- Prof John Hardy is the first UK winner of $3m Breakthrough Prize in Life Sciences
- John Hardy awarded 2015 Robert A. Pritzker Prize for Leadership in Parkinson's Research
- Video: Advances in Genetic Understanding of Parkinson's Disease
- GCH1 gene and Parkinson's risk
- The new Leonard Wolfson Experimental Neurology Centre (LWENC) has opened for clinical studies and trials
- LRRK2 and autophagy in fibroblasts
- LRRK2 and autophagy
- GBA and mitochondria
- Alpha-synuclein in LRRK2 brains
- α-Synucleinopathy associated with G51D SNCA mutation: A link between Parkinson’s disease and multiple system atrophy?
- Video: Parkinson's and the Genetic Revolution: From Genes to Treatments
- Public lecture: The autophagy signaling network, c-‐myc and pathology: don't mess with the cell cycle!
- Video: Brain Disease Research - Keeping You You
- Video: Degenerating Brains public symposium
- Mutations in VCP gene implicated in a number of neurodegenerative diseases
- Public lectures: new research into Alzheimer's, Parkinson's and Motor Neuron Disease
- Blog: Degenerating neurons
- Global research team discovers new Alzheimer’s risk gene
- Direct Observation of the Interconversion of Normal and Toxic Forms of a-Synuclein
- Video: The genetics of LRRK2 by Nick Wood
- Video: Parkinson's UK site visit for the Targeting LRRK2 project
- Successes of Deep Brain Stimulation for patients with Parkinson's disease
- Recordings in Parkinson's disease patients reveal details of communication between deep and superficial brain structures
- Five new Parkinson's genes identified
Professor John Hardy (UCL Institute of Neurology) has been awarded the $3 million Breakthrough Prize in Life Sciences for his pioneering research into the genetic causes of Alzheimer’s disease, other forms of dementia and Parkinson’s disease. More...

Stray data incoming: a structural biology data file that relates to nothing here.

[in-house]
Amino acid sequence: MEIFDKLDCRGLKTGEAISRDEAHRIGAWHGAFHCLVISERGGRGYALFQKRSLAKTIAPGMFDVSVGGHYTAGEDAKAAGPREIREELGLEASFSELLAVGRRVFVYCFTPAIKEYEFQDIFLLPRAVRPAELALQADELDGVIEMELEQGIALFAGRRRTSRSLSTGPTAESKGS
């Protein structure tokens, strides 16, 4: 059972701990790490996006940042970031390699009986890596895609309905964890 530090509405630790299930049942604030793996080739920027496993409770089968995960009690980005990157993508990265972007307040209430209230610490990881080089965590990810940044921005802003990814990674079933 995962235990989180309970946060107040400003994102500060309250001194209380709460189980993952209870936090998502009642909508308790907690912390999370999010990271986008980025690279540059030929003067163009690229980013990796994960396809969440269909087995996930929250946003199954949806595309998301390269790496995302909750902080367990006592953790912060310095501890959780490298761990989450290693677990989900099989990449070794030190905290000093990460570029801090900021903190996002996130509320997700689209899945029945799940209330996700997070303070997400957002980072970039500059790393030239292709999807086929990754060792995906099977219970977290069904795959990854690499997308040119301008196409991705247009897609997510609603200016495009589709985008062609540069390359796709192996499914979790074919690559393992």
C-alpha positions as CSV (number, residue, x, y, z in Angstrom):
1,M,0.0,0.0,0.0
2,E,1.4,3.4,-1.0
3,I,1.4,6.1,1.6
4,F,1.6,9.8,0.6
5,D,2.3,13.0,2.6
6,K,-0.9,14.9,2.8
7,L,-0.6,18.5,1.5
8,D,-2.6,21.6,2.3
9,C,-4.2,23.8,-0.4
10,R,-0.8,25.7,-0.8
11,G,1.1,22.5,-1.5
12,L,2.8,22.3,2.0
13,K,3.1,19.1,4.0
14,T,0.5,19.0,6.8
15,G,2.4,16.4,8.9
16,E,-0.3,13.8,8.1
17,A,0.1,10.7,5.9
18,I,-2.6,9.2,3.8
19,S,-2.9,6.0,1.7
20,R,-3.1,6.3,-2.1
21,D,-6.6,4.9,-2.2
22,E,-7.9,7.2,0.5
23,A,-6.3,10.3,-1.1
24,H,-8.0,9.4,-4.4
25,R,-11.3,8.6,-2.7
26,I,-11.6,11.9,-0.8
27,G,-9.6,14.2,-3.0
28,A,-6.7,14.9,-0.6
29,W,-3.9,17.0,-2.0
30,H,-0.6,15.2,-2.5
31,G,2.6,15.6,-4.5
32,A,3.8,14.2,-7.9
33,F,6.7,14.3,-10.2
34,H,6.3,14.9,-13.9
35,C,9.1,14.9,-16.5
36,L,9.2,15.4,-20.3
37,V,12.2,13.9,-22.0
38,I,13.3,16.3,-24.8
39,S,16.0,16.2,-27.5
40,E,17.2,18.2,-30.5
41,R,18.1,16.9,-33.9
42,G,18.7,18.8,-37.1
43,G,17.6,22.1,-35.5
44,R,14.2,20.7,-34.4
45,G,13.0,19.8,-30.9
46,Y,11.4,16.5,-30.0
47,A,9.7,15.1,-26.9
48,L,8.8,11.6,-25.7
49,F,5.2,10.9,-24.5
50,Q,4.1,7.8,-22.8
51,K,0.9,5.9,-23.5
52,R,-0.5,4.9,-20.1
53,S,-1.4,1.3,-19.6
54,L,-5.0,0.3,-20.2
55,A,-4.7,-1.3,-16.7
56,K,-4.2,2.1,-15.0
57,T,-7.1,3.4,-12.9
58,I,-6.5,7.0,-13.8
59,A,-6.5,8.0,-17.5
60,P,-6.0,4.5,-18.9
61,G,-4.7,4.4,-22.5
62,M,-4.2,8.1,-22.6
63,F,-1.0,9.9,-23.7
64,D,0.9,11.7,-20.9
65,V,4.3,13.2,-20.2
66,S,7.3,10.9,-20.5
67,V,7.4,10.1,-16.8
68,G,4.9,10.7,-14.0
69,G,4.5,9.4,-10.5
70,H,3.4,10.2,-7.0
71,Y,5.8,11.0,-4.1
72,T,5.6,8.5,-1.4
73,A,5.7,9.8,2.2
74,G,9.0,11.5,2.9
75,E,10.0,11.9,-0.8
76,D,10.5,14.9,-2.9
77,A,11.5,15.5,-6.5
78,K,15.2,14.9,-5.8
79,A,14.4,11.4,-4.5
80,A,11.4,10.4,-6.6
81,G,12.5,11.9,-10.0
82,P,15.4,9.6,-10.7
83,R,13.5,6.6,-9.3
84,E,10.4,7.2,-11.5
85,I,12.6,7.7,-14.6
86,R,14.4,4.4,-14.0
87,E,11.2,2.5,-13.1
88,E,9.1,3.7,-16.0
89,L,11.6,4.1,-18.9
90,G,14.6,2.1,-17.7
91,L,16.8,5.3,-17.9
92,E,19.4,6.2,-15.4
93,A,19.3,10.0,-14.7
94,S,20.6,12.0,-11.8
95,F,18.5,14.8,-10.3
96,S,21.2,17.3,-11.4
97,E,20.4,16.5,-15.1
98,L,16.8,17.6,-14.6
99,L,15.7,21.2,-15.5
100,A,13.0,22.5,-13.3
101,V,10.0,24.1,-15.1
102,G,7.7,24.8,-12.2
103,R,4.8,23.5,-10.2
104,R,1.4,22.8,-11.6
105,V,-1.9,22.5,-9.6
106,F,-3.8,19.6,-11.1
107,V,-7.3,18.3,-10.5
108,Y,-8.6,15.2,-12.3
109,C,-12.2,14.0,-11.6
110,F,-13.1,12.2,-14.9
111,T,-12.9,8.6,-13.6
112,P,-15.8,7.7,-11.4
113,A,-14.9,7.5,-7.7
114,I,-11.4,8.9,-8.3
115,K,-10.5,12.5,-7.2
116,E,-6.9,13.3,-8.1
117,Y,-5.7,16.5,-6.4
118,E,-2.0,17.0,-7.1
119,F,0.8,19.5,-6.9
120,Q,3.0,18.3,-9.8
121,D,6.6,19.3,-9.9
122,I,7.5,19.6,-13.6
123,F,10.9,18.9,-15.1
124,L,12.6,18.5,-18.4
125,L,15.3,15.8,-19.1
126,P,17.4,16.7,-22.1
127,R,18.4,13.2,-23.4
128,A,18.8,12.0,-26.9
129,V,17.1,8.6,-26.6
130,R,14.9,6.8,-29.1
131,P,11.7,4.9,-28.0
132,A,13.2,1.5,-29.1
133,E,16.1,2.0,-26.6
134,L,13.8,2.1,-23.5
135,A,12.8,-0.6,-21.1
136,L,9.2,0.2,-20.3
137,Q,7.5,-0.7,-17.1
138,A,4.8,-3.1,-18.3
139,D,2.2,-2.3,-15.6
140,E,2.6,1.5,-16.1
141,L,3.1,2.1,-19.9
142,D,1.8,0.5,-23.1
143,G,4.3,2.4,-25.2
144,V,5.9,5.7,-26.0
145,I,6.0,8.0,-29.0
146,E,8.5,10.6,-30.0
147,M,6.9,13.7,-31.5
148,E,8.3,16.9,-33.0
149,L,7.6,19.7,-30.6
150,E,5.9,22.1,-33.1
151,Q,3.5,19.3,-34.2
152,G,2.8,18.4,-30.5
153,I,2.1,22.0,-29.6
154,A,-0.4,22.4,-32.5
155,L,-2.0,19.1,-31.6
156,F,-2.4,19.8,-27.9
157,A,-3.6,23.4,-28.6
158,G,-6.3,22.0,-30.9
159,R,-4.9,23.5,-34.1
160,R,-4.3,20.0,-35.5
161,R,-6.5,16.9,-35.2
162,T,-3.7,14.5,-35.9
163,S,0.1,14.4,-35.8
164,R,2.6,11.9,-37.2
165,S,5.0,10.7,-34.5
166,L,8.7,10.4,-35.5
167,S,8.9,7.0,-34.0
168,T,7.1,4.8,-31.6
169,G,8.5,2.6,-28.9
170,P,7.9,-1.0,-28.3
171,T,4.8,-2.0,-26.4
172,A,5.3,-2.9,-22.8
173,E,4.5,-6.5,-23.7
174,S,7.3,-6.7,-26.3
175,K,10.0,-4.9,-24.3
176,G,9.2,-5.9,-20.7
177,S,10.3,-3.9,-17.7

One of the UK Parkinson's Disease Consortium Principal Investigators, Prof John Hardy, has been awarded the 2015 Robert A. Pritzker Prize for his leadership in Parkinson's genetics research. The award was presented by Michael J. Fox at a ceremony in New York on April 15. From the Michael J. Fox Foundation website: More...
Webcast of the presentation entitled ‘Advances in Genetic Understanding of Parkinson's Disease’ given by Nicholas Wood (University College London, United Kingdom) presented at the Biochemical Society Hot Topic event, PINK1-Parkin Signalling in Parkinson’s Disease and Beyond, held in December 2014. More...
A study published in Brain, led by researchers
at UCL Institute of Neurology, has shown that genetic mutations which
cause a decrease in dopamine
production in the brain and lead to a form of childhood-onset Dystonia,
also play a role in the development of Parkinson’s disease.
The new Leonard Wolfson Experimental Neurology Centre (LWENC) has opened for clinical studies and trials
Video: Brain Disease Research - Keeping You You
11 April 2013
Have you ever wondered how scientists research the brain? Have you wondered who digs through that beautiful mass of grey matter between our ears to understand how it works and why it stops working? Meet the Neurodegenerative Diseases Initiative. Funded by the Wellcome Trust and MRC, this team of scientists from around the globe investigates Alzheimer's, Parkinson's and Motor Neuron Diseases. The team is on the hunt for understanding and treatments for brain diseases.
As we age, brain diseases become more and more common. More than 1 in 6 over 80 year olds have some form of dementia, such as Alzheimer’s disease, and around 4% have Parkinson’s Disease. Dementia alone costs the EU approximately £108 billion a year. Because we’re now living longer than ever, the number of people with brain diseases looks set to increase, so there is a greater need than ever to understand how they affect the brain.
The Neurodegenerative Diseases Initiative has created a short
film taking you on a whirlwind tour of brain research. From those affected by
brain disease, to those spared like Granny Marsh, 90 years old and spritely.
Learn about the questions the Initiative is asking about the brain, and see how
they look at individual brain cells, proteins and genes.
There’s a big challenge ahead but the team is working hard to decode the enigmas of brain disease now. Be inspired by their film and share it with loved ones.
Page last modified on 11 apr 13 17:16